If the sexes are indeed from different planets, as the title of a recent bestseller informs us, one wonders that those planets were like before their inhabitants made the trek to Earth. Did the citizens of the all-female Venus structure their lives, work, moral commitments, and political systems differently from the males over on Mars? If so, what happened when these cultural worlds collided to form our own? Does our culture represent a synthesis of these two separate systems into a new and better, or perhaps worse, one, or is it the result of one planet's wholesale conquest of the other? Fanciful as these questions may seem, they raise serious issues relating to the most fundamental aspects of our personal interactions and political institutions. In her latest book, Caring for Justice, Robin West sets herself the task of asking and answering a version of these questions, and exploring the implications of the answers she adopts. Or rather, such is her task in part of the book, for Caring for Justice is not truly a book - in the sense of a single work devoted to a central thesis - but rather a collection of essays whose relation to one another frequently seems tangential. Only the first two chapters explore the work's stated themes in depth. Later chapters sometimes suggest peripheral elements of prior discussions, but they generally fail to establish explicit connections or to build on the earlier material. The totality of Caring for Justice ultimately is precisely equal to the sum of its parts, as those parts do not interact meaningfully in a way that would enhance their collective impact.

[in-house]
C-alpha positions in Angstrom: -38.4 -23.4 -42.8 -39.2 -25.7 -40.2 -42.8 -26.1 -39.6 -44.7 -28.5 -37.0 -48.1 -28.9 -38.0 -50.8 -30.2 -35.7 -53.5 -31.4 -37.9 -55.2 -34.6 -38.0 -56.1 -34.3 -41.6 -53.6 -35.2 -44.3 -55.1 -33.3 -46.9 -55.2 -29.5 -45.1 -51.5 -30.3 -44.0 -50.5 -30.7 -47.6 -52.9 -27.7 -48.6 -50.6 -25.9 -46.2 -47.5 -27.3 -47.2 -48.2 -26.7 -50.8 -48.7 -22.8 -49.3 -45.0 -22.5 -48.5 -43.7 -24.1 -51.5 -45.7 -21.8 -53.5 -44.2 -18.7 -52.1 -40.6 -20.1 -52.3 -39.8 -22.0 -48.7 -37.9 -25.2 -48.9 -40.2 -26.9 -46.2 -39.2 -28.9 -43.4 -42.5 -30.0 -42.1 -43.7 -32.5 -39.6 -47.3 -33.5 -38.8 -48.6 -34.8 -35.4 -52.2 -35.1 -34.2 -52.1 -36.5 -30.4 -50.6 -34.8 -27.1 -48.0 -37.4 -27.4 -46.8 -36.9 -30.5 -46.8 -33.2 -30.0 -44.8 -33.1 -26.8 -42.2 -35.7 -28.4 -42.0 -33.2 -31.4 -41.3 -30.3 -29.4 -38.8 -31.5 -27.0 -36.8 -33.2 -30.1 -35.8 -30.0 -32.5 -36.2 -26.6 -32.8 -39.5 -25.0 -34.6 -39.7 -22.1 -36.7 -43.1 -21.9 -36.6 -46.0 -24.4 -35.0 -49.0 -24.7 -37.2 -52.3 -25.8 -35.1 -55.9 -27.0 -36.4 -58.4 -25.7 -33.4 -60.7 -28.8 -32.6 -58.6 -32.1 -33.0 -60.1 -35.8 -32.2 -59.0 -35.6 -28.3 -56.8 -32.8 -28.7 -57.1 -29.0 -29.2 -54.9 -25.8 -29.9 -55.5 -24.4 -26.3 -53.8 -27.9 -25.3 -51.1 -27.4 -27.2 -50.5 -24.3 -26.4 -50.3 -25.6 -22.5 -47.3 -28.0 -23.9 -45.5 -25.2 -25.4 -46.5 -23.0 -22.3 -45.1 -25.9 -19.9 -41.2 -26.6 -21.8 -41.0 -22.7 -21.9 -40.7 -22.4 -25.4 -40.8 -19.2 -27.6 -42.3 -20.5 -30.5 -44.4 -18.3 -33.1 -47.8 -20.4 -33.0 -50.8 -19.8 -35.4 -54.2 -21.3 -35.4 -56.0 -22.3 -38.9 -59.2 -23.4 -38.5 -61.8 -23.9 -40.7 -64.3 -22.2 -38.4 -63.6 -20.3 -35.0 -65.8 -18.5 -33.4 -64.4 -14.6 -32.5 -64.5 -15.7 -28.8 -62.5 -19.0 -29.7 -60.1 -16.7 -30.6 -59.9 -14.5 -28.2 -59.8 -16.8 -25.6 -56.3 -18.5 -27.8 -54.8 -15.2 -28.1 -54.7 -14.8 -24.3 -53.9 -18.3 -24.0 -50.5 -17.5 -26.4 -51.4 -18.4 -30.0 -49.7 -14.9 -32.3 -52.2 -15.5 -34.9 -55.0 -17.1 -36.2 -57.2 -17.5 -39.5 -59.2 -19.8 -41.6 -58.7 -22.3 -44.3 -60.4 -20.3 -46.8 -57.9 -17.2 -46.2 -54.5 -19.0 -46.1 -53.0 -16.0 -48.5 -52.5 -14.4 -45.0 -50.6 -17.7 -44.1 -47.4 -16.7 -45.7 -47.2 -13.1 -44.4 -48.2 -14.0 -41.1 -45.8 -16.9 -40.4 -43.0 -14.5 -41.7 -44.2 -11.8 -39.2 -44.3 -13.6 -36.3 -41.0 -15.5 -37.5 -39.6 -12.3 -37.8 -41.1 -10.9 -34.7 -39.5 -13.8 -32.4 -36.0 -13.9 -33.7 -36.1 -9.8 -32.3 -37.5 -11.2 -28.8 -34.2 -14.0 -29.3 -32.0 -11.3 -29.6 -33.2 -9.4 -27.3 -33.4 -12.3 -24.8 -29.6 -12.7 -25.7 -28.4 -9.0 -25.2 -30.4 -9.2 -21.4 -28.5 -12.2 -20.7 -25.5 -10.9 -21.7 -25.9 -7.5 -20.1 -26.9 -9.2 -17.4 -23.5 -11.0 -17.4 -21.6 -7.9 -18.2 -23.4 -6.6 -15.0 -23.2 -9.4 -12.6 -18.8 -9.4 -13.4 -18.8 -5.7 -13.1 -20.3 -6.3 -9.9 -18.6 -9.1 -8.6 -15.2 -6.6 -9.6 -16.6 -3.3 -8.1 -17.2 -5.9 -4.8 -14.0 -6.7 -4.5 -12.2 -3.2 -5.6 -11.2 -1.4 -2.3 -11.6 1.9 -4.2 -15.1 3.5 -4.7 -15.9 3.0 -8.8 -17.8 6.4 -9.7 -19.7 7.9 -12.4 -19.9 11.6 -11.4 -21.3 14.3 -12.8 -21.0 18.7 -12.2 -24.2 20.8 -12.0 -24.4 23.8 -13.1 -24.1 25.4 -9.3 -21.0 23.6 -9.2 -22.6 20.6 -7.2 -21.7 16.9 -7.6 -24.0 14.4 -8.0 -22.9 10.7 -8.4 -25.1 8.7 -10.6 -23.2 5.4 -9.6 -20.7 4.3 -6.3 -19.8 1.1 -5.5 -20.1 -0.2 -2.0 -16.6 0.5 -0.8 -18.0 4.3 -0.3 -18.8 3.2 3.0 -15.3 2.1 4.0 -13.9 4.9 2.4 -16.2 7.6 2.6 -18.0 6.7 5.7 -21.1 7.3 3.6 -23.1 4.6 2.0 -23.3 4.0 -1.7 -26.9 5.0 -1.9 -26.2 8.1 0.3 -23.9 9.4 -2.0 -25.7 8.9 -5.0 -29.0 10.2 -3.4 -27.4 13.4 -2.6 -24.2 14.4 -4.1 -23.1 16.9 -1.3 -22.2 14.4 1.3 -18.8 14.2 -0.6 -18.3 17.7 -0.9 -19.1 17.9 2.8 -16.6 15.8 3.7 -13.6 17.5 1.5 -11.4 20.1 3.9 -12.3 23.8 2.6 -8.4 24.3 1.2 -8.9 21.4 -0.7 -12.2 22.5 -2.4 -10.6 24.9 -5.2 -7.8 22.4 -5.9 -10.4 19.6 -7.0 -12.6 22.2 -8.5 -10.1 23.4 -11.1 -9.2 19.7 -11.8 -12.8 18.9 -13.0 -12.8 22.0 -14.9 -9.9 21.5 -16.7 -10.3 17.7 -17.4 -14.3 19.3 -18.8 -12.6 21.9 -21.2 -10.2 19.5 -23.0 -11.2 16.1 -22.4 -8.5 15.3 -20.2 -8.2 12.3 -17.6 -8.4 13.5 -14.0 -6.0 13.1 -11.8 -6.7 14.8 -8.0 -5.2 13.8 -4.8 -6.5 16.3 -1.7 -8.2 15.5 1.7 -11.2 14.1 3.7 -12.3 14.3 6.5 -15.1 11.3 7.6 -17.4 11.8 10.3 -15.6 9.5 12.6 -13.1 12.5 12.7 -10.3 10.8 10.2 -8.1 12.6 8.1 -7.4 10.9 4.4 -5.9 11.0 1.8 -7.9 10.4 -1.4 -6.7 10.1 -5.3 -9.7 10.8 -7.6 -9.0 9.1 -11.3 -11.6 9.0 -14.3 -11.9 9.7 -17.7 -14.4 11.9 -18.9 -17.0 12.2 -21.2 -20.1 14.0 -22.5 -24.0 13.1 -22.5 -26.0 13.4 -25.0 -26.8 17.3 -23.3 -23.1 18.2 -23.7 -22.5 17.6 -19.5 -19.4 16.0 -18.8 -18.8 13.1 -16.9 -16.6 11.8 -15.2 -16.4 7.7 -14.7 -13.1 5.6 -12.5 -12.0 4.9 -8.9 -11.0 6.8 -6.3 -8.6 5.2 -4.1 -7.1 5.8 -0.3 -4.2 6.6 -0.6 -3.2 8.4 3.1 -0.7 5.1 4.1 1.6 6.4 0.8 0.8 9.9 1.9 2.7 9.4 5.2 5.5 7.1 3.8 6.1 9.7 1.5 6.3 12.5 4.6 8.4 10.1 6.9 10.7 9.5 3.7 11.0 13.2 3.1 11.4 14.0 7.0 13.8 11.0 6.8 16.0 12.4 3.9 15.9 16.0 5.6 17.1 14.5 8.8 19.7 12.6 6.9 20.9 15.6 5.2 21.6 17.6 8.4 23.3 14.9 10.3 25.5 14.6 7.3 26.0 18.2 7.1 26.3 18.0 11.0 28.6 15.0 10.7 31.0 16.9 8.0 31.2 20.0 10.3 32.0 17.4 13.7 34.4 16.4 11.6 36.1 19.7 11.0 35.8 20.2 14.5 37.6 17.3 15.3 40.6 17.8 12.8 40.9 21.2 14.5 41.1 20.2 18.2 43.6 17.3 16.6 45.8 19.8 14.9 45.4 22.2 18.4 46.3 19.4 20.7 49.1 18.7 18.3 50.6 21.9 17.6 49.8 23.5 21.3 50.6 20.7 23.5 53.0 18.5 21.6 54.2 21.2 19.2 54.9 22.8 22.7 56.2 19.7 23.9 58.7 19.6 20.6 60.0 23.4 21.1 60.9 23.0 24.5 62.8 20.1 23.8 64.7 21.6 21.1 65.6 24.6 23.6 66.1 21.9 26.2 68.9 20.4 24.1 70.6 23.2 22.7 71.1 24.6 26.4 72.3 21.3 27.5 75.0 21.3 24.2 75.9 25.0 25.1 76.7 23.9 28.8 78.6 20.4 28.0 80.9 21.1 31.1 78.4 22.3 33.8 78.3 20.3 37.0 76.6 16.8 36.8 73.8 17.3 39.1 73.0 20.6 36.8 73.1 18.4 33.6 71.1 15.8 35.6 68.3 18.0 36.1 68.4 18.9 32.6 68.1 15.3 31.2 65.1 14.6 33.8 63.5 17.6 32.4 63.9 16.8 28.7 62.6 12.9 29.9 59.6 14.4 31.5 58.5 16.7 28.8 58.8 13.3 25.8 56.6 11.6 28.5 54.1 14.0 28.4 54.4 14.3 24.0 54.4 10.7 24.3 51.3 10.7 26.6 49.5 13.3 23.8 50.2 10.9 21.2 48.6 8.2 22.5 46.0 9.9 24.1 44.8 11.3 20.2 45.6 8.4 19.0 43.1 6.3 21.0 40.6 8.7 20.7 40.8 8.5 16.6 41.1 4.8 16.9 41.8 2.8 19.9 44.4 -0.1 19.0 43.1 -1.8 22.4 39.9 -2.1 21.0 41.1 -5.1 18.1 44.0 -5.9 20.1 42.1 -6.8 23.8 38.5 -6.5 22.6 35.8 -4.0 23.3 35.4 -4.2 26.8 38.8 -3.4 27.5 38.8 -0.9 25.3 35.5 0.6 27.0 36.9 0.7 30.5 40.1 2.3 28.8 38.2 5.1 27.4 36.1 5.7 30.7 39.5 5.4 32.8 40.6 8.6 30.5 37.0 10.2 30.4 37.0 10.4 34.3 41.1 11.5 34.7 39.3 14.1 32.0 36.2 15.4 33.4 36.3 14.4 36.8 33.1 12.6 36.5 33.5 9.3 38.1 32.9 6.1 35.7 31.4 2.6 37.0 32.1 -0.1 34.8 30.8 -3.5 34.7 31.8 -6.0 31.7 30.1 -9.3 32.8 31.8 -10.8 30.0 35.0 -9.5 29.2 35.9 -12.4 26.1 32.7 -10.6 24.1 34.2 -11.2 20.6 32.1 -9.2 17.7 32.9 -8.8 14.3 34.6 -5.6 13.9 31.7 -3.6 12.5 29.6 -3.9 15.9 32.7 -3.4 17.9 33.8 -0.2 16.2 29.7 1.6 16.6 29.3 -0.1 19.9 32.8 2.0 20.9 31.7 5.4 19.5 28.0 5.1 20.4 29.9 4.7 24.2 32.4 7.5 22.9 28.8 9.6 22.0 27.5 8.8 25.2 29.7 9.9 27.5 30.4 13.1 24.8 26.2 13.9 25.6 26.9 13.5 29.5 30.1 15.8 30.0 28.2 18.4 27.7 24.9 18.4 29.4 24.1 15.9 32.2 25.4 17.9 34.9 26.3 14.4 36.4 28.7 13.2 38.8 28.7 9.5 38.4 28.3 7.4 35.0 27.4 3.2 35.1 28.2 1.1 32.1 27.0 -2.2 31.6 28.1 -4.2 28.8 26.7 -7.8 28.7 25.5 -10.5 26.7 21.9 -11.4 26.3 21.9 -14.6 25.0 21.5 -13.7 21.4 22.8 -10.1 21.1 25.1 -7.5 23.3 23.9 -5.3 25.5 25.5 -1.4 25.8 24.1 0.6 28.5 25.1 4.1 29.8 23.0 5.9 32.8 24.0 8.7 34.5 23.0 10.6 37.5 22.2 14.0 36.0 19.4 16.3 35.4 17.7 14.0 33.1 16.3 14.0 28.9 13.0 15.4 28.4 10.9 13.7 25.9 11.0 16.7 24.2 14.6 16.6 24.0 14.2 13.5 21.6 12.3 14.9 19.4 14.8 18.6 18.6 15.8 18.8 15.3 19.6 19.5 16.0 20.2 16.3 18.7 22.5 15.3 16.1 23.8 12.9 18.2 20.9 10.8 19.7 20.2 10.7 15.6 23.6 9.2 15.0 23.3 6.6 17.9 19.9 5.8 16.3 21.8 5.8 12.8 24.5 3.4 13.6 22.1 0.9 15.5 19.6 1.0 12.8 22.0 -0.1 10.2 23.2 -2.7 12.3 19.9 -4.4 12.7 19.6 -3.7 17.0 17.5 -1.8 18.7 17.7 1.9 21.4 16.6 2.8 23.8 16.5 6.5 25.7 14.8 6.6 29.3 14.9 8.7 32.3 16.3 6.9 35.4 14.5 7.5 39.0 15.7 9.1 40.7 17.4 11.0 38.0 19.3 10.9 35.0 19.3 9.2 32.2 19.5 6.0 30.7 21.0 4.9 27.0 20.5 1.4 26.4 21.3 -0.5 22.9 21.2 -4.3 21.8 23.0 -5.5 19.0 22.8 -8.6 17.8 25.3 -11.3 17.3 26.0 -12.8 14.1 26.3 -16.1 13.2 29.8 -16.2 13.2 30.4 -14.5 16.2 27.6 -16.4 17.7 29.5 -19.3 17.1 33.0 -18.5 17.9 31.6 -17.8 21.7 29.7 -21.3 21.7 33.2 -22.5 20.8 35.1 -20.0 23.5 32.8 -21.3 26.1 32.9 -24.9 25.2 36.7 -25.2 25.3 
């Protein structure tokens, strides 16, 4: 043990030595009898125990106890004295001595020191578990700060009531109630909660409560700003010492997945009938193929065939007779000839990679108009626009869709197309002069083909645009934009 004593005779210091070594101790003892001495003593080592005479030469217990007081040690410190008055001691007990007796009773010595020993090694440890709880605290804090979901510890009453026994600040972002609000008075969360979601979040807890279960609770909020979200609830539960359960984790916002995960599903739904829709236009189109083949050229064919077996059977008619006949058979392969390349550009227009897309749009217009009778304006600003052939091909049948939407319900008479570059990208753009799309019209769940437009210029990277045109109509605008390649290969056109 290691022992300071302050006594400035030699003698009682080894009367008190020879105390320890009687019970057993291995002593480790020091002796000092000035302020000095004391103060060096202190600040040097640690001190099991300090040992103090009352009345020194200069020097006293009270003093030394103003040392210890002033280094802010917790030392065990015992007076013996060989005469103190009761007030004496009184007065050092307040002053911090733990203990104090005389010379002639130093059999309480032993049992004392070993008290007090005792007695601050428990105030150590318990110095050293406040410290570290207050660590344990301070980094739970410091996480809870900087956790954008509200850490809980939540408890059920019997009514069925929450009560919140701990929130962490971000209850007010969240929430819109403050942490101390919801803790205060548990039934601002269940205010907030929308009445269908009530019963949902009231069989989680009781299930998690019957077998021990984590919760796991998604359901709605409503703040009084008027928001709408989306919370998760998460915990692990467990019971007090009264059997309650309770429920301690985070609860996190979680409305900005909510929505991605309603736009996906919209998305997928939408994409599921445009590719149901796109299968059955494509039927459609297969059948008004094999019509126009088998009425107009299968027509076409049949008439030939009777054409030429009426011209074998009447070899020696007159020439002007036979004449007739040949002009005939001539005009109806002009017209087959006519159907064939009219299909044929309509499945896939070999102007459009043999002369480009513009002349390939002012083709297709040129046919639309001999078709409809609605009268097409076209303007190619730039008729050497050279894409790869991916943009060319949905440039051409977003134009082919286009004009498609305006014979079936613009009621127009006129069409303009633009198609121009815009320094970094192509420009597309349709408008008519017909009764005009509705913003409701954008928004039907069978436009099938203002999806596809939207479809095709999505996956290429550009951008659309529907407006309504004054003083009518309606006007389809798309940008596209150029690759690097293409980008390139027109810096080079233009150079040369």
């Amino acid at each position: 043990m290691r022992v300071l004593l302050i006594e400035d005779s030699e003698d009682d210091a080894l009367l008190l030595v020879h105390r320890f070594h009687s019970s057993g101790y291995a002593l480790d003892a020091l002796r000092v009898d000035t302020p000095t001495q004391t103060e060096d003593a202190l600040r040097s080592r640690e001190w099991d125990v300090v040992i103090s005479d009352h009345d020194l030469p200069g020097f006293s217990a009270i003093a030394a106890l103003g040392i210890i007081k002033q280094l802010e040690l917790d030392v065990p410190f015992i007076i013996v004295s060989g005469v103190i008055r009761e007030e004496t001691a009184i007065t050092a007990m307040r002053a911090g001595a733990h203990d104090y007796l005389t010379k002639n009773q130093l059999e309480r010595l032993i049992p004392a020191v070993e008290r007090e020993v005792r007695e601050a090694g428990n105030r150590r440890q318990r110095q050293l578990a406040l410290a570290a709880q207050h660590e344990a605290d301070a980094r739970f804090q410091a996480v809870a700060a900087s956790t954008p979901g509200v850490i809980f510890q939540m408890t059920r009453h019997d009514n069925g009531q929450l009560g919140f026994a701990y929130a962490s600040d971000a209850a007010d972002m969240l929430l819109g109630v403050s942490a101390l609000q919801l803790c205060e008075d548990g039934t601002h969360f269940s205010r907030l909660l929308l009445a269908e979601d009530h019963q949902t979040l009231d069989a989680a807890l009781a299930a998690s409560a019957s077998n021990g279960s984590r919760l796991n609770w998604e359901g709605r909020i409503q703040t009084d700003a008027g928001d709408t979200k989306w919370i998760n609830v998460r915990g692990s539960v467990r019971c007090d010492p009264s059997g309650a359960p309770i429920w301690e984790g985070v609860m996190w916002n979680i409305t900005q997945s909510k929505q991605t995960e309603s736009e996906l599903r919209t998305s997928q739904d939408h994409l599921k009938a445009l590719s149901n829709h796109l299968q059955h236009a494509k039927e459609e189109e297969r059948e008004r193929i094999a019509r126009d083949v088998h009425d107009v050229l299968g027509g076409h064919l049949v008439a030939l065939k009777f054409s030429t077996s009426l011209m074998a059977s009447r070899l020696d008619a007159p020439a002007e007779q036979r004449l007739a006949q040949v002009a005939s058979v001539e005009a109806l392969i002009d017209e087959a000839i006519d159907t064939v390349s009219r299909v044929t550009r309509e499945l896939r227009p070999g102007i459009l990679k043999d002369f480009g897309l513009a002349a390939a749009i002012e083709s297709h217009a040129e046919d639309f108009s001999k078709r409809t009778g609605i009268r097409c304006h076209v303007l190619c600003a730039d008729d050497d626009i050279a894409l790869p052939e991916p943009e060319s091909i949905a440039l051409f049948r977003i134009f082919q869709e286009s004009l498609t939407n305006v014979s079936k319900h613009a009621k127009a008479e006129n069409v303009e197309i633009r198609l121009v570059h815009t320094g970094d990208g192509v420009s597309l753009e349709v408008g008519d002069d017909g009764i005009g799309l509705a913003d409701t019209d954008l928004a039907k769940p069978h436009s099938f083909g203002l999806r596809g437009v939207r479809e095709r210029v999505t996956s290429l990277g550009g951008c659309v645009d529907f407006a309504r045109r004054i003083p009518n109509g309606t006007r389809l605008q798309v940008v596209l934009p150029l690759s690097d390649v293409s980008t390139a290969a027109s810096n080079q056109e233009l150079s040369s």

Michael T. Cahill,
Review of Caring for Justice, by Robin West,
Mich. L. Rev.
Available at: https://repository.law.umich.edu/mlr/vol96/iss6/23